Rabbi Davis

Thursday, September 11, 2014

Behind the Microphone

I've sort of volunteered for a new endeavor this year. No, it's not something I can see becoming a new career (that would be a major jolt!). I am spending time as a PA announcer for Westminster's home football games this fall. I made my debut three weeks back when our Wildcats felled the Festus Tigers, 27-0, and I had such a blast that I signed on to do more.

It's an interesting blend of preparation, doing announcing in this manner. You don't have the pressure of always talking, like a TV or radio play-by-play announcer, or even the level of a color commentator. No one sees me (that's a relief) but they can hear me, so to be heard and not seen is the perfect outlet for my introverted self.

It takes a good bit of work ahead of time. I completed a four-page large-print script for the key moments of the game that I know will occur: pre-game comments, sportsmanship announcement, coin flip, halftime concessions plug, thank-yous for all involved at the end of the third quarter, etc. But there are things you can't prepare for and have to do by the seat of your pants. And that is the bread and butter of each play: telling the crowd the result, who had the ball for what amount of yardage, and the new down and yardage. And not just giving the information, but in a way that keeps fans engaged in the game.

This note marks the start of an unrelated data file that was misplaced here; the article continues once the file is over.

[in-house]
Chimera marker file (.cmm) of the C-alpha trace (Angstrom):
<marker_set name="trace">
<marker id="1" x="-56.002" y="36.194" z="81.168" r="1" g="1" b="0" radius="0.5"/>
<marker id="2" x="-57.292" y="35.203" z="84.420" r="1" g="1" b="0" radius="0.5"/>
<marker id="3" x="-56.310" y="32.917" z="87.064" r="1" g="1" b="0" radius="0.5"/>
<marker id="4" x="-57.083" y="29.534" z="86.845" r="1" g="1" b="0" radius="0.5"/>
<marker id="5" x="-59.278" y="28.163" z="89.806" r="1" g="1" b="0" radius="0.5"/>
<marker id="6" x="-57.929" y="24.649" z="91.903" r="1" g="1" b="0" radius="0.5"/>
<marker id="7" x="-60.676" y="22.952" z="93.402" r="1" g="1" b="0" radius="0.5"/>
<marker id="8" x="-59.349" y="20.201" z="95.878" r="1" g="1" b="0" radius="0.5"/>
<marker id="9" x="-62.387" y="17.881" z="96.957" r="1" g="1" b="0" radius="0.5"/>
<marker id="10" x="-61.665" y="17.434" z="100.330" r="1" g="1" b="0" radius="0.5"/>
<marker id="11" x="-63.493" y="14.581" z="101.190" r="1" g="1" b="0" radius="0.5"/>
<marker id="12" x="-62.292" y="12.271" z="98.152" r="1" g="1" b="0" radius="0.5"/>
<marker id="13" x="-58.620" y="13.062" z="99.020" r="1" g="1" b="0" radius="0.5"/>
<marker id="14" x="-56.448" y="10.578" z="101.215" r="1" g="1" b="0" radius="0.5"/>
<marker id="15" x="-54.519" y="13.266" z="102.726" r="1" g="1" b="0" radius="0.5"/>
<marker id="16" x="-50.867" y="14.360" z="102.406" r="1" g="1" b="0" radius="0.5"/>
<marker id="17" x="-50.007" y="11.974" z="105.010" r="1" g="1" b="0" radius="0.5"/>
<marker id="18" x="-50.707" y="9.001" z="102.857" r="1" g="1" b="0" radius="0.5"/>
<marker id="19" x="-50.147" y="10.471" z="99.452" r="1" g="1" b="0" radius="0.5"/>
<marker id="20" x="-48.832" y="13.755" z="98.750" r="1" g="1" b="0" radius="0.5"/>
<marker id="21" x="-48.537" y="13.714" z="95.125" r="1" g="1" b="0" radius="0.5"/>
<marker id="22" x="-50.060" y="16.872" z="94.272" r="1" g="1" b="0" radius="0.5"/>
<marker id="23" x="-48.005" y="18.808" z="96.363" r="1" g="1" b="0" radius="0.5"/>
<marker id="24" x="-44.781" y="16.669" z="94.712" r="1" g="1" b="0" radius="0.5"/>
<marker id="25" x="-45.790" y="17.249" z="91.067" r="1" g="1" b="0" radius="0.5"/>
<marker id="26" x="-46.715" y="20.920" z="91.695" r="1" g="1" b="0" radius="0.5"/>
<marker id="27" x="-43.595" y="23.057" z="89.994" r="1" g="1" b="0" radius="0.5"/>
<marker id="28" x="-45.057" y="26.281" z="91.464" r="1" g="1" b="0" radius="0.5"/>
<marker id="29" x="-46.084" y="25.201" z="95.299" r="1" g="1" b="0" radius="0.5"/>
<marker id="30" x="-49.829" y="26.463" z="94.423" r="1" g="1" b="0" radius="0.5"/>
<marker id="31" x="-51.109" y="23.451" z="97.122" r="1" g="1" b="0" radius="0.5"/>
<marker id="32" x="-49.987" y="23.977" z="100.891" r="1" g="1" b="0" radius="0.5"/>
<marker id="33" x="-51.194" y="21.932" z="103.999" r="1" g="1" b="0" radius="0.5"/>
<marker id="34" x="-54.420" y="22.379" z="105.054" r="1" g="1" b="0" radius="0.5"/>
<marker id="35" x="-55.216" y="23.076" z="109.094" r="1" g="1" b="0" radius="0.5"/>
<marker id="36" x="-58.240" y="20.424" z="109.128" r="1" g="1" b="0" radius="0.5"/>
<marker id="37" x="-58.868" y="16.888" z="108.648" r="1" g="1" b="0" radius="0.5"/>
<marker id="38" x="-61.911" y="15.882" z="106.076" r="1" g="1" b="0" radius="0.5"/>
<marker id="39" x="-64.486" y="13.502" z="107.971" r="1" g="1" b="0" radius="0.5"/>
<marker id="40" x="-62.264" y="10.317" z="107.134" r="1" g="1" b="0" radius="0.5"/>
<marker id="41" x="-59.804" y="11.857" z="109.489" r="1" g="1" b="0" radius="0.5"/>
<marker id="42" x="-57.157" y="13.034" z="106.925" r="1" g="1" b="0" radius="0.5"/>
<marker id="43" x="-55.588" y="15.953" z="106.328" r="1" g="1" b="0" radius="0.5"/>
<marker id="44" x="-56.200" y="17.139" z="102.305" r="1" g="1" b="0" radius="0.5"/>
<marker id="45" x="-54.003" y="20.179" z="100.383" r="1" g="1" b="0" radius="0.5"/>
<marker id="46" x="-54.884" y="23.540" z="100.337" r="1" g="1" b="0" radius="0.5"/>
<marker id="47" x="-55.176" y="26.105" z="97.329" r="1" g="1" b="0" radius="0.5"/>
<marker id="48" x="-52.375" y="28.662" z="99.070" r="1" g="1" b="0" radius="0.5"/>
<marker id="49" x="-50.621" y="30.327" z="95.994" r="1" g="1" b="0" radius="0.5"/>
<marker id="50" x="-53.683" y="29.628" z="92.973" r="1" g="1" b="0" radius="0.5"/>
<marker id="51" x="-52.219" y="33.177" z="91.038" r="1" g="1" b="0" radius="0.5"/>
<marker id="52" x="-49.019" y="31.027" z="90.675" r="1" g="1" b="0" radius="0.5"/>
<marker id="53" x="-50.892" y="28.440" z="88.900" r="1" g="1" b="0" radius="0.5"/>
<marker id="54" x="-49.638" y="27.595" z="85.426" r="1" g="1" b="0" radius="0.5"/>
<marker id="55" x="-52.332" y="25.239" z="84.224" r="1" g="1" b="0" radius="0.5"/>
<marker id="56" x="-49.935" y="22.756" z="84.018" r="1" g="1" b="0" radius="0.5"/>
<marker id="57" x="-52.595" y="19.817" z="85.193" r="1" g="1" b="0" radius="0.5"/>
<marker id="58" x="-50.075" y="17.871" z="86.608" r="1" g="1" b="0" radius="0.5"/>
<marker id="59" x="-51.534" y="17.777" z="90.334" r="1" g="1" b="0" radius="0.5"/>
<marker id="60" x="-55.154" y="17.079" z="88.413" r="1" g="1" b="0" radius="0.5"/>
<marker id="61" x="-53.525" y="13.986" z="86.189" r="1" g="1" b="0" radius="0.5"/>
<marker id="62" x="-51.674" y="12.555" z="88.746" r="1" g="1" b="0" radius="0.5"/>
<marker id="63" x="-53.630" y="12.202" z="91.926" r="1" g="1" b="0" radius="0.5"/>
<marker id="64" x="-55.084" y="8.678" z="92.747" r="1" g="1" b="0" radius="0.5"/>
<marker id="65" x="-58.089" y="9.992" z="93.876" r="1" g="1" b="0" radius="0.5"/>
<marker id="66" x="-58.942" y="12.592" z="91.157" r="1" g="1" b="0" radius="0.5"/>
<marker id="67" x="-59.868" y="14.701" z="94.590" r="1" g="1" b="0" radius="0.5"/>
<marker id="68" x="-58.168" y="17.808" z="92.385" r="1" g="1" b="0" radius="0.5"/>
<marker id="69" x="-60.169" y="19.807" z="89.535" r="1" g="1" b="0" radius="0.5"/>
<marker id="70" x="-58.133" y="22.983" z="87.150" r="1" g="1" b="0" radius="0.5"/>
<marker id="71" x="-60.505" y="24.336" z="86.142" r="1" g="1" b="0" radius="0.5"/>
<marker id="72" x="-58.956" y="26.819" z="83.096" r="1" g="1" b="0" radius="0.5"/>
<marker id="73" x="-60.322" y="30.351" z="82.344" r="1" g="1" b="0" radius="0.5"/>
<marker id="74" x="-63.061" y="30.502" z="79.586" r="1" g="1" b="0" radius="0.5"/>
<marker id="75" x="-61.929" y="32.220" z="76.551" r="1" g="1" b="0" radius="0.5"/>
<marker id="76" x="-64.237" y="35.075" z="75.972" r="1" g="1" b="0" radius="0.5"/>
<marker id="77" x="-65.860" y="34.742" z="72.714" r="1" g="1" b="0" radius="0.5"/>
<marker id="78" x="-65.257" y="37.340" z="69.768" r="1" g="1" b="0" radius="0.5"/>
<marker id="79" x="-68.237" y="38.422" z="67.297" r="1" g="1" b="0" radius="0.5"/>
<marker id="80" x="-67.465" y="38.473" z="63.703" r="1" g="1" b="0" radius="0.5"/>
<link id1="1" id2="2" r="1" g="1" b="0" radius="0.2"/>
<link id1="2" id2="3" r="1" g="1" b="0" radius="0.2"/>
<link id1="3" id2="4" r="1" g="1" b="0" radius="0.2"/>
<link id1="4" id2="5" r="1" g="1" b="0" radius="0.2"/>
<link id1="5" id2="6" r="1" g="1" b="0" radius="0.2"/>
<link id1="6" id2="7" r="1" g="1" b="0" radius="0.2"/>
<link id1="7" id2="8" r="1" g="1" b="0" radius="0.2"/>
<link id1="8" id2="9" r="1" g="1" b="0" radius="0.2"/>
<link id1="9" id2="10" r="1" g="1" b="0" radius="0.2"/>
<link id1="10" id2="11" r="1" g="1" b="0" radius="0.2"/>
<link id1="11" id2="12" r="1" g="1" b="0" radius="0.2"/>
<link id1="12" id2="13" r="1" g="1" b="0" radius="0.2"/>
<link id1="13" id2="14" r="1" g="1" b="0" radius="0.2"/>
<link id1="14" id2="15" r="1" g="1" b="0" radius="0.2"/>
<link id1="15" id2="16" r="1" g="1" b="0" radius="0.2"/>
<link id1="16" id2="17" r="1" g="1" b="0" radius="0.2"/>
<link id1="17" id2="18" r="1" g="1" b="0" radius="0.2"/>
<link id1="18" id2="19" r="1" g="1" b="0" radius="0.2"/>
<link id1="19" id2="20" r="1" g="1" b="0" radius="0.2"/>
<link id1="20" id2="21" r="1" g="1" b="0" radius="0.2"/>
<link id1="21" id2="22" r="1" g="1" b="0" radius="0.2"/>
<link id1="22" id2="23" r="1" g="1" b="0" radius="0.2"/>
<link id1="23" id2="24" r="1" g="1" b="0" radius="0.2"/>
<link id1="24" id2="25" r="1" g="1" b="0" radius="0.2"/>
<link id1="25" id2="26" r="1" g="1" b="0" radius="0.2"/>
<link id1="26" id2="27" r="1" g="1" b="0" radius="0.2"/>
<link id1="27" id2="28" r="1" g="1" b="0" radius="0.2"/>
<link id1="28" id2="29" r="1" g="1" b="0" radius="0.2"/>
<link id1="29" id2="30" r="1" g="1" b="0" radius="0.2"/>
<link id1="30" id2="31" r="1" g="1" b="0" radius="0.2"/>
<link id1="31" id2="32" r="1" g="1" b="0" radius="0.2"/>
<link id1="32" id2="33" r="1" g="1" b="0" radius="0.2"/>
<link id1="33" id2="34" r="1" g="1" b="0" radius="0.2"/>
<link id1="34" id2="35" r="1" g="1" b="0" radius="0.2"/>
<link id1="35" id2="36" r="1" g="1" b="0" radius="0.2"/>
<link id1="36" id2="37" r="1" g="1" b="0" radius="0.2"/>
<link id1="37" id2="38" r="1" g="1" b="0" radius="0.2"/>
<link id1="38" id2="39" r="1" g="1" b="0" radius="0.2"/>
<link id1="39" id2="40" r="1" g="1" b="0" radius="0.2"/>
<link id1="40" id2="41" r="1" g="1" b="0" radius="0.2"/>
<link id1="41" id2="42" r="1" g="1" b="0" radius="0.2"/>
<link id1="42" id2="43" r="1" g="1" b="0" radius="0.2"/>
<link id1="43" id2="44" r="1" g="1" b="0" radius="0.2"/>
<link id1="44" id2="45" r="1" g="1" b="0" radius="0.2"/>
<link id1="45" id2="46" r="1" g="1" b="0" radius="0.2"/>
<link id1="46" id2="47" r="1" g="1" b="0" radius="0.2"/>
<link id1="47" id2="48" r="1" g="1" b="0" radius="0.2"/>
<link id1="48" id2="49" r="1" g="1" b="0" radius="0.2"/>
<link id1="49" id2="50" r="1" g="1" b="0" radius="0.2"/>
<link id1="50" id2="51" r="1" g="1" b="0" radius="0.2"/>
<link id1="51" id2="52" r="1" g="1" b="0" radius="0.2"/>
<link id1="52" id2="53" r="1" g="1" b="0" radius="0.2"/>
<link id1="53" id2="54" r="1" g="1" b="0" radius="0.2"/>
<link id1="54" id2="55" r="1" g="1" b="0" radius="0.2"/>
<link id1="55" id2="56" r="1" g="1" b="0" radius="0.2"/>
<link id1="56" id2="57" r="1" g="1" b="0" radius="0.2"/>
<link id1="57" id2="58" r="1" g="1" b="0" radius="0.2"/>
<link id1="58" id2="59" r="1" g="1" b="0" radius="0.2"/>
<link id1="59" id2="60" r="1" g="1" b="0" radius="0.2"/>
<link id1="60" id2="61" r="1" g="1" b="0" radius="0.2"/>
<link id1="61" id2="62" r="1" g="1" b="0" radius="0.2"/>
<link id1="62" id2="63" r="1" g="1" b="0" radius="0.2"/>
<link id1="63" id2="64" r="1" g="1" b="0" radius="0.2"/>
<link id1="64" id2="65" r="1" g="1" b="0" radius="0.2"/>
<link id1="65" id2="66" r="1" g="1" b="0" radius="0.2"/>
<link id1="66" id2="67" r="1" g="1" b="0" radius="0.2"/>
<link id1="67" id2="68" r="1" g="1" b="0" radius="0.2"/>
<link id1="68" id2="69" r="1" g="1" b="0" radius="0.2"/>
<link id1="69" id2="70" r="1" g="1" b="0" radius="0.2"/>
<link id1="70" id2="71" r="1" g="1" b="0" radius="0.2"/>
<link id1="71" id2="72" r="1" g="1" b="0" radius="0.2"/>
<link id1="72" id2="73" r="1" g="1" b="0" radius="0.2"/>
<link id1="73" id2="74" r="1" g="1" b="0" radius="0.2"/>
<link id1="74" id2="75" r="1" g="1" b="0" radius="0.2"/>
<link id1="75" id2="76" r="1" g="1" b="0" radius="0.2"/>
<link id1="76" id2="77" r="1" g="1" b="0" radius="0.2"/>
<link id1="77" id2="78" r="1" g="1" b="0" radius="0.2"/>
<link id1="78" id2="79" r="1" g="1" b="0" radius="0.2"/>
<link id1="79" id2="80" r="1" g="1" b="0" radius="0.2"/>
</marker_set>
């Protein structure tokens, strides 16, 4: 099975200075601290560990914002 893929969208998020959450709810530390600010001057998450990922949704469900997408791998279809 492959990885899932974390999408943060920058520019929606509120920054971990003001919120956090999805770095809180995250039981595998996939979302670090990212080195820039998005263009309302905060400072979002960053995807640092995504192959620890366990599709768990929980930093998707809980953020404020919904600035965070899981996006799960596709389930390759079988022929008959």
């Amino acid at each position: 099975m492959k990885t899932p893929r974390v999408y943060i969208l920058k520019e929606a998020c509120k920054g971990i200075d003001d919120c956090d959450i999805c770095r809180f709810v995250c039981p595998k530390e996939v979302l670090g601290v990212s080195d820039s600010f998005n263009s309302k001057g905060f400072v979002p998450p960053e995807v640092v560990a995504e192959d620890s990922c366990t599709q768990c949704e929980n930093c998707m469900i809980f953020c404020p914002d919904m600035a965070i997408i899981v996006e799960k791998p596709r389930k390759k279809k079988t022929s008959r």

This Saturday is only my second time in the press box, but even early on in this opportunity, I've come up with a few ideas about "PA announcing essentials". To wit:

(1) The focus is on the game, not on your talent: The announcer is a conduit for the fans to enjoy the game. The enduring memory of the day should be the teams' performance, not on whatever wisecracks you come up with. If your words are invasive more than helpful, you're doing it all wrong.

(2) Make the game come alive: Our former headmaster, Jim Marsh, approached me the other day and thanked me for doing the announcing. His words to me were, "You made that game come alive!" I just saw it as doing my job, but it was good to hear that some considered the game as a vivid portrayal and not a mere listing of deeds. I do recall a moment in the third period when we were on our own one-yard line; you could have put a half-smoked cigarette lengthwise between the ball and our goal line. And the first thing that came to mind were the words, "And the Wildcats begin their drive in the formidable shadow of the north end zone." That was--in my mind--a simple comment that threw an appropriate splash of color on the canvas of the game.